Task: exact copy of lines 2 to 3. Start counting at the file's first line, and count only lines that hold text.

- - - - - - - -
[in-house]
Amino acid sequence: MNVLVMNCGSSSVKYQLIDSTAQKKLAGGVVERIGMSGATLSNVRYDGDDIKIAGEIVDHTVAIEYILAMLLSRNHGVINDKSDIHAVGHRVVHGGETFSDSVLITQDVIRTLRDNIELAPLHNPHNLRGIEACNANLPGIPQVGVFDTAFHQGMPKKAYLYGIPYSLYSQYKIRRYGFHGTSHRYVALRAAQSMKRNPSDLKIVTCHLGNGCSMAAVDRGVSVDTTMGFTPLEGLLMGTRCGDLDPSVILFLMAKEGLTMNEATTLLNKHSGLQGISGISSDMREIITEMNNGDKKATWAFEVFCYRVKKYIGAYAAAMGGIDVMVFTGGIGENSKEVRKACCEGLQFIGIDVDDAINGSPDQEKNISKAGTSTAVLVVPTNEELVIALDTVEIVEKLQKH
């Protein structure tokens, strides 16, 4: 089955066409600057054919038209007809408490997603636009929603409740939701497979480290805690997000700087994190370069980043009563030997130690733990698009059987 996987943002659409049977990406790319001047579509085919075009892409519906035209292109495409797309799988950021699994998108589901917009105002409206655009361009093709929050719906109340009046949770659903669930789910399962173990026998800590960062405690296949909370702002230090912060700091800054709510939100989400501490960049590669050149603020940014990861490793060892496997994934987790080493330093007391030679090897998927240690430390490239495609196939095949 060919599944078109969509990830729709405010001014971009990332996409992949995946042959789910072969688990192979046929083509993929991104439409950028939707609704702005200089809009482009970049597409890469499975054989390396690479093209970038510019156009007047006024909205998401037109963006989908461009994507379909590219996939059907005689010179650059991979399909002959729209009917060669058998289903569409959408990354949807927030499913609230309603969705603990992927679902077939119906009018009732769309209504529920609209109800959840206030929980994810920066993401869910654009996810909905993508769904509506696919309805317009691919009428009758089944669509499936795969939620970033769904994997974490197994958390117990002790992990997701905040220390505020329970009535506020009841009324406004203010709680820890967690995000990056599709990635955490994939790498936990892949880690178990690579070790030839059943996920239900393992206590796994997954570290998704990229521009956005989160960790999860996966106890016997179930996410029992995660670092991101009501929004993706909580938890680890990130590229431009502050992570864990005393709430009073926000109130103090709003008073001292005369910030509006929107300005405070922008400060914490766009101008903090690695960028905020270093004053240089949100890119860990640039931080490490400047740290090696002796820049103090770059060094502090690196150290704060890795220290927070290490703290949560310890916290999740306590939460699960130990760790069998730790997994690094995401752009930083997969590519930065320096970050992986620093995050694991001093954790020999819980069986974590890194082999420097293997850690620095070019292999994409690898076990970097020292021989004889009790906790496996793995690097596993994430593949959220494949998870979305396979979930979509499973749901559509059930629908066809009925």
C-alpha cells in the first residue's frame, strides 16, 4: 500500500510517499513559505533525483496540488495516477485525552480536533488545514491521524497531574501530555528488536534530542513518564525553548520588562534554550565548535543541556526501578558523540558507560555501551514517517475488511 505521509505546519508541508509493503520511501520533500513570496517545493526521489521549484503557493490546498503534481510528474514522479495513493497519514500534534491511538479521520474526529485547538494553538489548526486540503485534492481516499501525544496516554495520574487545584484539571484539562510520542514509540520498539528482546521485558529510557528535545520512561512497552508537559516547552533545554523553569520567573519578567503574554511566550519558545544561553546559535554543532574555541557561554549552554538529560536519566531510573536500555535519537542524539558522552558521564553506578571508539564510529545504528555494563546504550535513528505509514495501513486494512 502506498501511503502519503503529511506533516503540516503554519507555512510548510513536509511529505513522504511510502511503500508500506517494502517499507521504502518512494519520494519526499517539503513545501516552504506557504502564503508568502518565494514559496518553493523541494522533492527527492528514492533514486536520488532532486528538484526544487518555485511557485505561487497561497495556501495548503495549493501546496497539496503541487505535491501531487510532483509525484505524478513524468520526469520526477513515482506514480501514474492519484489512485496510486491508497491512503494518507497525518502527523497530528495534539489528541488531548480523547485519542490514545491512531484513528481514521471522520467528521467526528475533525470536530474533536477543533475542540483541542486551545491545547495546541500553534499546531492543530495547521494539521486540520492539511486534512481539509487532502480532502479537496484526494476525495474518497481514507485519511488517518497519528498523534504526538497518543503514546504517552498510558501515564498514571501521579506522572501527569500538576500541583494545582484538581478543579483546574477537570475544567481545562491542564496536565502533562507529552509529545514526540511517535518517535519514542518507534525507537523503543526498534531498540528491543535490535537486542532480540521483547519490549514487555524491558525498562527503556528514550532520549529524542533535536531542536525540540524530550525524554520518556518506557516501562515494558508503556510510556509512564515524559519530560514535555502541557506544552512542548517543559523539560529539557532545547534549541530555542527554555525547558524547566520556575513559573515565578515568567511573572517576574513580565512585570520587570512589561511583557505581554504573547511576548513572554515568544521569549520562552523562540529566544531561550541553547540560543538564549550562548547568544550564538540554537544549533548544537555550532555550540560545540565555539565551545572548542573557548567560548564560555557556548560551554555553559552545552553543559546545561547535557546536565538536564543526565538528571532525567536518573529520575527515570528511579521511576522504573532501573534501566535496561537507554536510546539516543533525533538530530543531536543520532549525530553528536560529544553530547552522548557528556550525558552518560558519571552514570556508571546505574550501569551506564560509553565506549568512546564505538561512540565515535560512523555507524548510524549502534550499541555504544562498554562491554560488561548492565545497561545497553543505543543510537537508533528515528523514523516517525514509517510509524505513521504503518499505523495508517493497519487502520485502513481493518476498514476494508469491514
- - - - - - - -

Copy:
Amino acid sequence: MNVLVMNCGSSSVKYQLIDSTAQKKLAGGVVERIGMSGATLSNVRYDGDDIKIAGEIVDHTVAIEYILAMLLSRNHGVINDKSDIHAVGHRVVHGGETFSDSVLITQDVIRTLRDNIELAPLHNPHNLRGIEACNANLPGIPQVGVFDTAFHQGMPKKAYLYGIPYSLYSQYKIRRYGFHGTSHRYVALRAAQSMKRNPSDLKIVTCHLGNGCSMAAVDRGVSVDTTMGFTPLEGLLMGTRCGDLDPSVILFLMAKEGLTMNEATTLLNKHSGLQGISGISSDMREIITEMNNGDKKATWAFEVFCYRVKKYIGAYAAAMGGIDVMVFTGGIGENSKEVRKACCEGLQFIGIDVDDAINGSPDQEKNISKAGTSTAVLVVPTNEELVIALDTVEIVEKLQKH
């Protein structure tokens, strides 16, 4: 089955066409600057054919038209007809408490997603636009929603409740939701497979480290805690997000700087994190370069980043009563030997130690733990698009059987 996987943002659409049977990406790319001047579509085919075009892409519906035209292109495409797309799988950021699994998108589901917009105002409206655009361009093709929050719906109340009046949770659903669930789910399962173990026998800590960062405690296949909370702002230090912060700091800054709510939100989400501490960049590669050149603020940014990861490793060892496997994934987790080493330093007391030679090897998927240690430390490239495609196939095949 060919599944078109969509990830729709405010001014971009990332996409992949995946042959789910072969688990192979046929083509993929991104439409950028939707609704702005200089809009482009970049597409890469499975054989390396690479093209970038510019156009007047006024909205998401037109963006989908461009994507379909590219996939059907005689010179650059991979399909002959729209009917060669058998289903569409959408990354949807927030499913609230309603969705603990992927679902077939119906009018009732769309209504529920609209109800959840206030929980994810920066993401869910654009996810909905993508769904509506696919309805317009691919009428009758089944669509499936795969939620970033769904994997974490197994958390117990002790992990997701905040220390505020329970009535506020009841009324406004203010709680820890967690995000990056599709990635955490994939790498936990892949880690178990690579070790030839059943996920239900393992206590796994997954570290998704990229521009956005989160960790999860996966106890016997179930996410029992995660670092991101009501929004993706909580938890680890990130590229431009502050992570864990005393709430009073926000109130103090709003008073001292005369910030509006929107300005405070922008400060914490766009101008903090690695960028905020270093004053240089949100890119860990640039931080490490400047740290090696002796820049103090770059060094502090690196150290704060890795220290927070290490703290949560310890916290999740306590939460699960130990760790069998730790997994690094995401752009930083997969590519930065320096970050992986620093995050694991001093954790020999819980069986974590890194082999420097293997850690620095070019292999994409690898076990970097020292021989004889009790906790496996793995690097596993994430593949959220494949998870979305396979979930979509499973749901559509059930629908066809009925």